adhere), and then scrape off with a dull knife. Apply
cool packs and hydrocortisone cream.
Some jellyfish (notably, the Portuguese
man-of-war, the box jellyfish, and certain jellyfish
from northeastern Australia) may cause serious
injuries and even have the potential to be lethal. In
cases where the kind of jellyfish that caused the sting is
either unknown or is known to have been from a box
jellyfish or Portuguese man-of-war, the injury should
be treated as a serious one, regardless of initial
symptoms. The following steps should be taken in the
case of serious jellyfish stings.
1. Retrieve the victim from the water if necessary.
2. Send others for an ambulance and antivenom.
(Antivenom is available for box jellyfish stings.
It is from sheep, and should be given in all
3. Pour vinegar liberally (2 liters) over the sting
area for at least 30 seconds to inactivate stinging
cells that may remain.
4. Remove any remaining tentacles carefully.
(Excessive manipulation may cause rupture of
nematocysts and further poison release.)
Carefully (and gently) use a towel if necessary,
or use a dull knife edge (as described above to
remove arthropod stingers).
5. Apply a compression bandage to stings
covering more than half of one limb or causing
6. Start an IV.
7. Remain with the victim, and monitor vital signs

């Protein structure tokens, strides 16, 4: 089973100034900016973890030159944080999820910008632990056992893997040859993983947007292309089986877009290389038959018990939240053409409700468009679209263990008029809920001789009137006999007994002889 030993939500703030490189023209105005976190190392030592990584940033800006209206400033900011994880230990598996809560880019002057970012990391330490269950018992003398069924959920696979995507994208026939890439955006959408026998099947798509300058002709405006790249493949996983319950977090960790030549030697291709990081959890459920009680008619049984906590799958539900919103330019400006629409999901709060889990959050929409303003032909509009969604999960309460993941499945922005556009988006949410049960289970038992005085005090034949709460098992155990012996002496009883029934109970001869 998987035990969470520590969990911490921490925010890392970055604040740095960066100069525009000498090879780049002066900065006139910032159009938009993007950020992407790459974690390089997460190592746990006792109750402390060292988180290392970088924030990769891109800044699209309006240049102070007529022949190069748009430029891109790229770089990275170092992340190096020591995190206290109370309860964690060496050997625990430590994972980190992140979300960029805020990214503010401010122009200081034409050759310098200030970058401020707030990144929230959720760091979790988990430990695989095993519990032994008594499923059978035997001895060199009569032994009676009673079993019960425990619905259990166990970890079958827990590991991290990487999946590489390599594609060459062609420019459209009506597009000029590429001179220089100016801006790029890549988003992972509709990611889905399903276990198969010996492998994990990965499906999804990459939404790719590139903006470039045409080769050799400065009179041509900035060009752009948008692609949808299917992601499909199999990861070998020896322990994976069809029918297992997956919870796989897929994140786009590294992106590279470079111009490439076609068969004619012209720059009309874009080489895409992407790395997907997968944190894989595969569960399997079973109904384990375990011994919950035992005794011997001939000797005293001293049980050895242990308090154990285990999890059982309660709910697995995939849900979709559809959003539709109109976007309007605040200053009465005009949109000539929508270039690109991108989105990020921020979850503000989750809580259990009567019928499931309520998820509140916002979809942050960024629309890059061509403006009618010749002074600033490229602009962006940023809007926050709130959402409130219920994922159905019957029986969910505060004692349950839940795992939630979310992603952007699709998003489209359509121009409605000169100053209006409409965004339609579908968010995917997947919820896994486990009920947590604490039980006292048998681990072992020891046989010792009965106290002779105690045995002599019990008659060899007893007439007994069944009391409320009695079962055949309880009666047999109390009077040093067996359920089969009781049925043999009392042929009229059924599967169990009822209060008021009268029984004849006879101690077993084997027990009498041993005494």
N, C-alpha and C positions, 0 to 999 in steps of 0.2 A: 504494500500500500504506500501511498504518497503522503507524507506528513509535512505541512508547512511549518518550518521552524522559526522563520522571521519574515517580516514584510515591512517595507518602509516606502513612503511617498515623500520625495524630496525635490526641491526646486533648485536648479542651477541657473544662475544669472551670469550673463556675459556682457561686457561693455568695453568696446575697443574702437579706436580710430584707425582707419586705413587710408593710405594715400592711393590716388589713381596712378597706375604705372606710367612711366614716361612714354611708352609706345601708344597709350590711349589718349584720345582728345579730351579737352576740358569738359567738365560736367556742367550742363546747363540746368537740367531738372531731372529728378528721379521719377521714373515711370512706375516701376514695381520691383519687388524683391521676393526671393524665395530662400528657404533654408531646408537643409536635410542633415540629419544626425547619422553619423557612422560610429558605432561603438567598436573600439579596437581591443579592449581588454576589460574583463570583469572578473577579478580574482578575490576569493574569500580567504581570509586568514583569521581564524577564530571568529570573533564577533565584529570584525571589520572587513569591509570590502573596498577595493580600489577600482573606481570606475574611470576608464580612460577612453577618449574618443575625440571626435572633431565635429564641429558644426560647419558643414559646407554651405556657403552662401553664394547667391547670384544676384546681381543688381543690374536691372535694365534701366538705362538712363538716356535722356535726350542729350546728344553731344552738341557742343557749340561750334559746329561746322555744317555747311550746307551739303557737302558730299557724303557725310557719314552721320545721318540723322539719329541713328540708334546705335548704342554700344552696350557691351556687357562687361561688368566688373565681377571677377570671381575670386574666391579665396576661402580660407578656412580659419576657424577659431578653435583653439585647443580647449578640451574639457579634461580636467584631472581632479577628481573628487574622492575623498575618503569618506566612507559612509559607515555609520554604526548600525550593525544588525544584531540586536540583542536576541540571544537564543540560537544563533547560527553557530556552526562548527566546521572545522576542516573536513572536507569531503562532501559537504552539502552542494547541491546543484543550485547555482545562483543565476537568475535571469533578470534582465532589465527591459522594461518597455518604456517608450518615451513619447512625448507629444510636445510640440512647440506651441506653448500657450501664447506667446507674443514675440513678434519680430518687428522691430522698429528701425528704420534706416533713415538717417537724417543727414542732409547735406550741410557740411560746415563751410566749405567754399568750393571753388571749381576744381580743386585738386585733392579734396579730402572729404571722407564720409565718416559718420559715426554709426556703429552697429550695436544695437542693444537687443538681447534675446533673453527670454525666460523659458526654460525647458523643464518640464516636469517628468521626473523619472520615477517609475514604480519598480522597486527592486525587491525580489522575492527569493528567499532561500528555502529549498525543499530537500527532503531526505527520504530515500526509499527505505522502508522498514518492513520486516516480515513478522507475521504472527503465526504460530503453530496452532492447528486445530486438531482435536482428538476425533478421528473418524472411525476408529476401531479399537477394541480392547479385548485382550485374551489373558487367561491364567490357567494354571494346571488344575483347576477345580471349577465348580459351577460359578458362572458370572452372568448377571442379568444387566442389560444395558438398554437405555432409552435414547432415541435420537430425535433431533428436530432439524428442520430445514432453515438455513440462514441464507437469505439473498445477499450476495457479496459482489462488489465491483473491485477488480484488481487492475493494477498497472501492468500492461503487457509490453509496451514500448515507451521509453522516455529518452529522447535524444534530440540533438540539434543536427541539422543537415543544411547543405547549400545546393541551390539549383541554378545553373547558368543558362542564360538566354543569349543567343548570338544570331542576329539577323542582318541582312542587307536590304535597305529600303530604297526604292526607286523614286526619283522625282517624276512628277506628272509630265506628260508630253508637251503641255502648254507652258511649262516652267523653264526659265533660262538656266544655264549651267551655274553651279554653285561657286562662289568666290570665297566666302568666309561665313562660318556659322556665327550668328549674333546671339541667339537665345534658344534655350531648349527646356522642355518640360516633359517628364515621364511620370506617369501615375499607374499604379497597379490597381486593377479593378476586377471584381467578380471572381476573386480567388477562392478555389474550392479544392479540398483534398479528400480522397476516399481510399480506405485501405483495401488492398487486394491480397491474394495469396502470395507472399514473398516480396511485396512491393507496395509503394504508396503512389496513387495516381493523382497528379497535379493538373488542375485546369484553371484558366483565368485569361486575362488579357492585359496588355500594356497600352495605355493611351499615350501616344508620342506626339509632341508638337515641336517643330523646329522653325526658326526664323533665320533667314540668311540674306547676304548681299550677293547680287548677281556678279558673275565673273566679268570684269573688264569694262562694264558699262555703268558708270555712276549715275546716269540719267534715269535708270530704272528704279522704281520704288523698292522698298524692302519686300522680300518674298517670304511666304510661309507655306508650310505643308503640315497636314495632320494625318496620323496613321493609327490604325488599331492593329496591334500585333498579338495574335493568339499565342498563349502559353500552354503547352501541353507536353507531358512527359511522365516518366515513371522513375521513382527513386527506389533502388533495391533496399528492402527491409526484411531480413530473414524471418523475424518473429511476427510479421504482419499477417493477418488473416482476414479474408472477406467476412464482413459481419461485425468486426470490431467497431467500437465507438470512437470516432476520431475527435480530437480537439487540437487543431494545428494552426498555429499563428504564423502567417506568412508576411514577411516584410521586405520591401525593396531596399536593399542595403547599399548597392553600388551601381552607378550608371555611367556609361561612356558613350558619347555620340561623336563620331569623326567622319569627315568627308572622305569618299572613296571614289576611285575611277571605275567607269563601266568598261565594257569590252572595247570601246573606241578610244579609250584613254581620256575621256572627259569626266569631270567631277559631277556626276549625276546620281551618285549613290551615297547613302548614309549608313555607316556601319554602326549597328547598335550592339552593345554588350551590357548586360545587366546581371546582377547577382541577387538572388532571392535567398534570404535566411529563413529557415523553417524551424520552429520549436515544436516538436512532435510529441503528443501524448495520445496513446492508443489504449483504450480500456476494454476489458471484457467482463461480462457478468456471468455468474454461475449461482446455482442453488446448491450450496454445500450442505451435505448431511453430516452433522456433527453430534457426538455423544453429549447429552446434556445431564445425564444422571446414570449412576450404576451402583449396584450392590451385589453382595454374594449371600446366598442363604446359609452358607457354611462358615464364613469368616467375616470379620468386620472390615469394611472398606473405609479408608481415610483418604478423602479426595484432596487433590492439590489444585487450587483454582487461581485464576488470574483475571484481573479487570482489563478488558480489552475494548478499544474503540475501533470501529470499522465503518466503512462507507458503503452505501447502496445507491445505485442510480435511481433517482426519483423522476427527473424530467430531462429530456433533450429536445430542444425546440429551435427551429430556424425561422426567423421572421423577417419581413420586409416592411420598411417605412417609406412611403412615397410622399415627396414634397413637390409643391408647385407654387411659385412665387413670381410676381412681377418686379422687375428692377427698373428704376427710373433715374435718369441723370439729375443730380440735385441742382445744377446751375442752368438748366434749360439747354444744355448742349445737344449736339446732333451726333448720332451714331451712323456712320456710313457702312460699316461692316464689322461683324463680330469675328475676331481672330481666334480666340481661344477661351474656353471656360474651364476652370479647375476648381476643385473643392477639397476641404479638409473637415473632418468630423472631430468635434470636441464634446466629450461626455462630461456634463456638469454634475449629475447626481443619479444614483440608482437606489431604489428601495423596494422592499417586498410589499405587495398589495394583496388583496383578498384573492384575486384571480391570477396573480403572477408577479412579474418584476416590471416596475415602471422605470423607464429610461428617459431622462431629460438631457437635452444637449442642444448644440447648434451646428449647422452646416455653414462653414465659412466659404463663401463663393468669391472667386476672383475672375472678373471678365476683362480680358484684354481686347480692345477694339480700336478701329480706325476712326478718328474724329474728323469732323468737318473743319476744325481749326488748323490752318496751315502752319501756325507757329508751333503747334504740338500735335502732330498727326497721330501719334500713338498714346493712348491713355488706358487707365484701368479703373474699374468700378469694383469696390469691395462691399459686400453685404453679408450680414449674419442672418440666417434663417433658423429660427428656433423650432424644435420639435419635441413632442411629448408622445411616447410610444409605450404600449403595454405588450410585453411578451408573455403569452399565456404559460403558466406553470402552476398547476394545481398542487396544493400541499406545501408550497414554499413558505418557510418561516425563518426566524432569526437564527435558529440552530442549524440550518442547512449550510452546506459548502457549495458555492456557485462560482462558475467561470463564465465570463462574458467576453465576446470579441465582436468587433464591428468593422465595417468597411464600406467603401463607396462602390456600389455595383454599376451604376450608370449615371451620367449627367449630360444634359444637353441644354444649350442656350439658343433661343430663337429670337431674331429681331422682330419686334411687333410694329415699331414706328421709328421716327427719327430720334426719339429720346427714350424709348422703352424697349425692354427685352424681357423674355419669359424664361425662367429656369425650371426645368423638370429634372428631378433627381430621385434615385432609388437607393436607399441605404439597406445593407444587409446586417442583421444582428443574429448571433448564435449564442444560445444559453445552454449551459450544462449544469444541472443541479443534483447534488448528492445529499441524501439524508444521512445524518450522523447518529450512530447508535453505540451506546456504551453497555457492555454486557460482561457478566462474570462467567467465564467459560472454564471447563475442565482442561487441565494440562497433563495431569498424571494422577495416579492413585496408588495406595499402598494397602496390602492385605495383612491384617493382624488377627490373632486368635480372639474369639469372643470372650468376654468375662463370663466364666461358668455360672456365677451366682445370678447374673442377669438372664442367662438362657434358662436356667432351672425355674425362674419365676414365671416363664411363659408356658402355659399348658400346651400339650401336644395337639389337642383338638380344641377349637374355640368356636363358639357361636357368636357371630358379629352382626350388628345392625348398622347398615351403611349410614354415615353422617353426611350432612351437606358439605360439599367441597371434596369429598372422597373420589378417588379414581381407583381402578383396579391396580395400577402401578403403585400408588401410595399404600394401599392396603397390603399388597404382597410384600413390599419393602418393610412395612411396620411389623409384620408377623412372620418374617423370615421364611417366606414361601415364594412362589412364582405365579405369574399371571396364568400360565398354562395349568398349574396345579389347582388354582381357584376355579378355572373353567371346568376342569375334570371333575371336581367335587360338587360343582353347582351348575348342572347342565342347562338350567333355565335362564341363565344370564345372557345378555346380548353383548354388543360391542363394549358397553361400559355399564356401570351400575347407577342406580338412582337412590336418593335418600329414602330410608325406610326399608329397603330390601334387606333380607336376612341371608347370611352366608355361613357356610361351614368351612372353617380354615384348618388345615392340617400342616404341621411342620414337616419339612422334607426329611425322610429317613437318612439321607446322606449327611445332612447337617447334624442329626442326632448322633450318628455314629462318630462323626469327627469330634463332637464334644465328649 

(the ABCs and consciousness, responding
appropriately (possibly including CPR) and as
8. Transport the patient to a hospital as quickly as
9. Opiate analgesics (morphine or meperidine)
may be necessary for pain relief.
SPINE INJURIES.Spiny fish, stingrays,
urchins, and cone shells inject their venom by
puncturing with spines (fig. 5-6). General signs and
symptoms include swelling, nausea, vomiting,
generalized cramps, diarrhea, muscular paralysis, and
shock. General emergency care consists of prompt
flushing with cold sea water to remove the venom and
to constrict hemorrhaging blood vessels.
debride the wound of any remaining pieces of the
spines venom-containing integumentary sheath. Soak
the wound area in very hot water (110F/43 C) for 30
to 60 minutes to neutralize the venom.
completely debride the wound, control hemorrhage,
s u t u r e , p r o v i d e t e t a n u s p r o p h y l a x i s a n d a
broad-spectrum antibiotic, and elevate the extremity.
For minor injuries, a steroid cream to the wound area
may relieve discomfort. For serious injurieswounds
that are deep, very painful, or causing the patient
distressstabilize the patient and transport
immediately to a hospital.
In the case of contact with stonefish, scorpionfish,
zebra, or lionfish, immerse the wound in very hot water
for a minimum of 30 minutes until the pain is
decreased. Inject emetine hydrochloride directly into
the wound within 30 minutes, and provide meperidine
(or other opiate) for pain. Monitor the victims vital
signs closely. Obtain antivenom (from local zoos or
aquariums) for all serious cases.
SEA SNAKE INJURIES.Sea snakes are found
in the warm water areas of the Pacific and Indian
Oceans. Their venom is VERY poisonous, but their
fangs are only 1/4 inch long. The first aid outlined for
land snakes also applies to sea snakes.
LEARNING OBJECTIVE: Recall drug
abuse assessment and treatment procedures
and patient handling techniques.
Drug abuse is the use of drugs for purposes or in
quantities for which they were not intended. Drugs of
Figure 5-6.Stingray sting.